Not All Millennials Dream Of Big City Life

Minneapolis SkylineAs Millennials come of age and graduate from college, they’re making decisions about where they want to live and put down roots. Watching shows like “Girls,” “I Just Want My Pants Back," “Men At Work,” “2 Broke Girls,” and even “Glee,” one would think that all Millennials are clamoring for their chance to make it in New York City. Putting aside the idea that “making it” is really more about simply surviving in the current economy, we had to wonder if most Millennials really are thinking that life in the big city is for them, so we asked nearly 1500 Millennials about where they see themselves living. The breakdown:

  • 41% want to live in a city, the bigger the better;
  • 40% say smaller cities are more their style;
  • 19% prefer small town life.

While slightly more Millennials want to live in a big city, nearly as many think smaller cities are for them. Small cities have been putting in a lot of work to attract young people. There are burgeoning art scenes, green initiatives (including steps to make small cities more walkable and bikeable), revitalizations of downtown areas… In many ways, smaller cities have many of the same attractions as big cities, without the high cost. But also without the name recognition.

There’s still something about telling high school and college friends that you’re living and working in a big city, but slowly, small cities are owning certain niches of cool — music, bike culture, fashion, and more. From Portland to Minneapolis to Detroit (yes, Detroit), creative and innovative young residents are upping their cities’ cool cache, drawing even more hip 20-somethings to move there and even brag about it. What’s more, Millennials have a better chance to get noticed and make their mark in small cities — both in their jobs and in their social sphere —…

 
 

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The Newsfeed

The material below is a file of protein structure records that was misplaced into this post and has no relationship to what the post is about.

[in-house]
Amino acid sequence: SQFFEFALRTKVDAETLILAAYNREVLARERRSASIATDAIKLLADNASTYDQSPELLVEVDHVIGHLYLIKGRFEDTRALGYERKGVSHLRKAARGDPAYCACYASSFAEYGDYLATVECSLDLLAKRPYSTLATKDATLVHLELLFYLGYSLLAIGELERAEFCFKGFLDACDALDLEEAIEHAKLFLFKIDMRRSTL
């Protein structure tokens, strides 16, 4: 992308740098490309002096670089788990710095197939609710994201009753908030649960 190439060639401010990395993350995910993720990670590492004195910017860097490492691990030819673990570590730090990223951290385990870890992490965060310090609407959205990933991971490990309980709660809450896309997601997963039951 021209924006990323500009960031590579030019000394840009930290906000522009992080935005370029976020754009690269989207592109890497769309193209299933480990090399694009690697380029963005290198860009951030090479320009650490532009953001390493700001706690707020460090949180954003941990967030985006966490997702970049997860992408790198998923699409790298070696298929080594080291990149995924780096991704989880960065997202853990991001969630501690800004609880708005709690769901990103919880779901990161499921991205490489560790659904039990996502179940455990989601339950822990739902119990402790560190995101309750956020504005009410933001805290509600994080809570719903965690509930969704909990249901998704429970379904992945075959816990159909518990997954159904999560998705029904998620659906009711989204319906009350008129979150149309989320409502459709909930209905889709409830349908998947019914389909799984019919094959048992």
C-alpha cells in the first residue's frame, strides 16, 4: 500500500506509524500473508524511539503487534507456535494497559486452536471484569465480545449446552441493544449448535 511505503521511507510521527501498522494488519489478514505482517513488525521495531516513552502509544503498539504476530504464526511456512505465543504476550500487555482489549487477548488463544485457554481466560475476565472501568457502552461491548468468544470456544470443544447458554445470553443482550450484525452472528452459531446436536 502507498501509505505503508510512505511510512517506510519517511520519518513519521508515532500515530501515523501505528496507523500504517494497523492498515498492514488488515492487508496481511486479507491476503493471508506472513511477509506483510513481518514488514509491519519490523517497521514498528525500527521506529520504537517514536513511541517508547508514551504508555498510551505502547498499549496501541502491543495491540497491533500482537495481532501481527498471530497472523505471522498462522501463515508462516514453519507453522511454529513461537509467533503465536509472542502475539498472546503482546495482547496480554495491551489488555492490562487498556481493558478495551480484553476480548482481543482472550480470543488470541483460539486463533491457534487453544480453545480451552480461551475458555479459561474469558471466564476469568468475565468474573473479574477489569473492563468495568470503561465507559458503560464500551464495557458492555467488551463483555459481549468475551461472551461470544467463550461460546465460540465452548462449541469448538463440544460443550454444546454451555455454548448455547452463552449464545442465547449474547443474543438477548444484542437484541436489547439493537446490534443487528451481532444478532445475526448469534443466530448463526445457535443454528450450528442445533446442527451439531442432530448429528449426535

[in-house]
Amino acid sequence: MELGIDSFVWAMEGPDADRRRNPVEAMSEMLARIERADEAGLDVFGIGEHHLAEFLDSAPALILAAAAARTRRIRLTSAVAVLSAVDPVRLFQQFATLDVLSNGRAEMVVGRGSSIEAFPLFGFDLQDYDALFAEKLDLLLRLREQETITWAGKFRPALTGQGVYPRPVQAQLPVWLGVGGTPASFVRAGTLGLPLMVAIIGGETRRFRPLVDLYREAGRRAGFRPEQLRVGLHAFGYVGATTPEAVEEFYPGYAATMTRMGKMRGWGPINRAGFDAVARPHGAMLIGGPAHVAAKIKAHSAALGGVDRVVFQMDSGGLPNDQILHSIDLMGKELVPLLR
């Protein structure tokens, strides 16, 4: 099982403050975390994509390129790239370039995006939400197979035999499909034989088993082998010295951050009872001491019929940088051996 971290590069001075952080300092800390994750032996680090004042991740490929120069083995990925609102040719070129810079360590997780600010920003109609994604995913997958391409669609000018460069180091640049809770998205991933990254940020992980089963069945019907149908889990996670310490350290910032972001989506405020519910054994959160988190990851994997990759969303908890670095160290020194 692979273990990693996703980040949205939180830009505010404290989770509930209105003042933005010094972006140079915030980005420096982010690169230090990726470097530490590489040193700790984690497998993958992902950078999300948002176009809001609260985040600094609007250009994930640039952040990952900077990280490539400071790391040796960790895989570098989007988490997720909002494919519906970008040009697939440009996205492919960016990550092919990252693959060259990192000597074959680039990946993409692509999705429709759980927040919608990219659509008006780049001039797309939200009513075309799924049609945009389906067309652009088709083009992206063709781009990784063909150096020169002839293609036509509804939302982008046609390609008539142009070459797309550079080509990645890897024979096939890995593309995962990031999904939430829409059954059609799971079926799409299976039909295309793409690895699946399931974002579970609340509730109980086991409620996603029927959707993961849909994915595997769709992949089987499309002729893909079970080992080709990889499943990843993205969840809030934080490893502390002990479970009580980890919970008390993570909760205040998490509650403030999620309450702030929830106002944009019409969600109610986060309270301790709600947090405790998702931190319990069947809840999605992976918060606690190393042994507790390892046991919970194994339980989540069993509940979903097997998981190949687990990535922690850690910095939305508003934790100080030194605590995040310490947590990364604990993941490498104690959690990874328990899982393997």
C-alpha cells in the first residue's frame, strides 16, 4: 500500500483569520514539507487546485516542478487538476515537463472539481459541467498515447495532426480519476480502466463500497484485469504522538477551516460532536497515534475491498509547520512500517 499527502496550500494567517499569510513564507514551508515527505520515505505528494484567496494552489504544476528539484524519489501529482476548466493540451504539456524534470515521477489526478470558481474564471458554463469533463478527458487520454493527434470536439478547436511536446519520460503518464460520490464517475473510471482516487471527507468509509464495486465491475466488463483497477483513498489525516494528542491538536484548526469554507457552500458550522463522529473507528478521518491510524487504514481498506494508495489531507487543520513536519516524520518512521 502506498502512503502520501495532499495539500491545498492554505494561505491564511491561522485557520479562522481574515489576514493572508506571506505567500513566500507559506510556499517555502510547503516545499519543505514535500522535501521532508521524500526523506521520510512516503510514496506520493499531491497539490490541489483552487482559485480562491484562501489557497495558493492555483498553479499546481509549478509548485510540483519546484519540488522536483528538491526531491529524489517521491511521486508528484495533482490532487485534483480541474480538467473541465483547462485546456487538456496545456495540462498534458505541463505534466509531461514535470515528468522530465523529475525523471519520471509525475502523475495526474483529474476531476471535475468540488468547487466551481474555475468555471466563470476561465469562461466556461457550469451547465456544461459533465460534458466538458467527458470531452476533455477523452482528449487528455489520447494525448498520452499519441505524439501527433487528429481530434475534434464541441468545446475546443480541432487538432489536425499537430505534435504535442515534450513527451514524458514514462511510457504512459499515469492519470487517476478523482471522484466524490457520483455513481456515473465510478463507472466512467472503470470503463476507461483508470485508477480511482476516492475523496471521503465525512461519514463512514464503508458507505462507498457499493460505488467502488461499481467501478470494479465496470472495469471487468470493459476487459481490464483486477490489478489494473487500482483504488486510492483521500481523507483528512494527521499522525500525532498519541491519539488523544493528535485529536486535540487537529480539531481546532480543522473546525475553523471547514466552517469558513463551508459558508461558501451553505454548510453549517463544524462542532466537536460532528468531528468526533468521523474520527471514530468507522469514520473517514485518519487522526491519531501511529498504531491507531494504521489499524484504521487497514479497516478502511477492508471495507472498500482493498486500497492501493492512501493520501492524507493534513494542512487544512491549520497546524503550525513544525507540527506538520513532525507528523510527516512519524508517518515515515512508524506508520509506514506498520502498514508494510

“I observe holidays and religion-based traditions but am more connected to it as a culture than as a religion.”—Female, 27, MA

Chinese youth have a “selfie obsession” that’s changing beauty standards and creating a new tier of celebrity. The Influencer Effect is full blown in China, where young consumers are beautifying their selfies via filter apps like Meitu and plastic surgery—all in the quest to look more like wang hong, their internet celebrities. One influencer, HoneyCC, argues that “Selfies are part of Chinese culture now, and so is Meitu-editing selfies.” But some say the trend is pushing the population to become more homogenous by favoring certain features, and headlines have lashed back against the whitening of skin prevalent in social apps. (The New Yorker)

Eighty-one percent of Bustle, Romper, and Elite Daily’s Millennial readers say social media is the best way for advertisers to reach them. Bustle’s latest questionnaire also found that 40% of their 18-34-year-old readers prefer Instagram for brand communications, followed by trusted websites, email, and online articles. Some other fun insights: Over half believe that a company should give back, instead of just turning a profit, and 49% think “companies should do more to protect the environment.” (Adweek)

Drug use is down among teens—except when it comes to marijuana and vaping. From the 1990s to 2017, the percentage of teens who said they’d been drunk dropped from 46% and 58%, and those reporting they’ve smoked cigarettes from 26% and 17%. However, marijuana use increased for the first time in seven years in 2017, while vaping is up as well, with at least 19% of high school seniors, 16% of sophomores, and 8% of eighth-graders saying they’ve vaped in the past year. (LATimes)

Two modern dating shows are coming to Facebook Watch. The first “unscripted dating show” from SoulPancake, Love & Longitude, is shot on iPhones and shows two potential love interests’ relationship blossoming across FaceTime, social media, and other digital interactions. The second dating show from Machinima, Co-Op Connection, plays into the esports craze. One bachelor gets to pick his partner based on their personality—and their skills at the videogame, PlayerUnknown’s Battlegrounds. (tubefiltertubefilter)

Some cities are past their “peak Millennial” populations, as the generation increasingly finds new digs in the suburbs. Boston, Chicago, and Los Angeles all reached their highest Millennial population in 2015, and New York and Washington D.C. are showing slowing Millennial growth, according to U.S. Census data. Meanwhile Chicago’s suburbs and others have seen an uptick in their young adult populations—another Millennial myth debunked. Which urban centers are still attracting the demo as they age up? “Tech hubs” like Seattle and San Francisco. (Time)

“Crochet and knitting are very relaxing, therapeutic, and have tangible results."—Female, 31, AL

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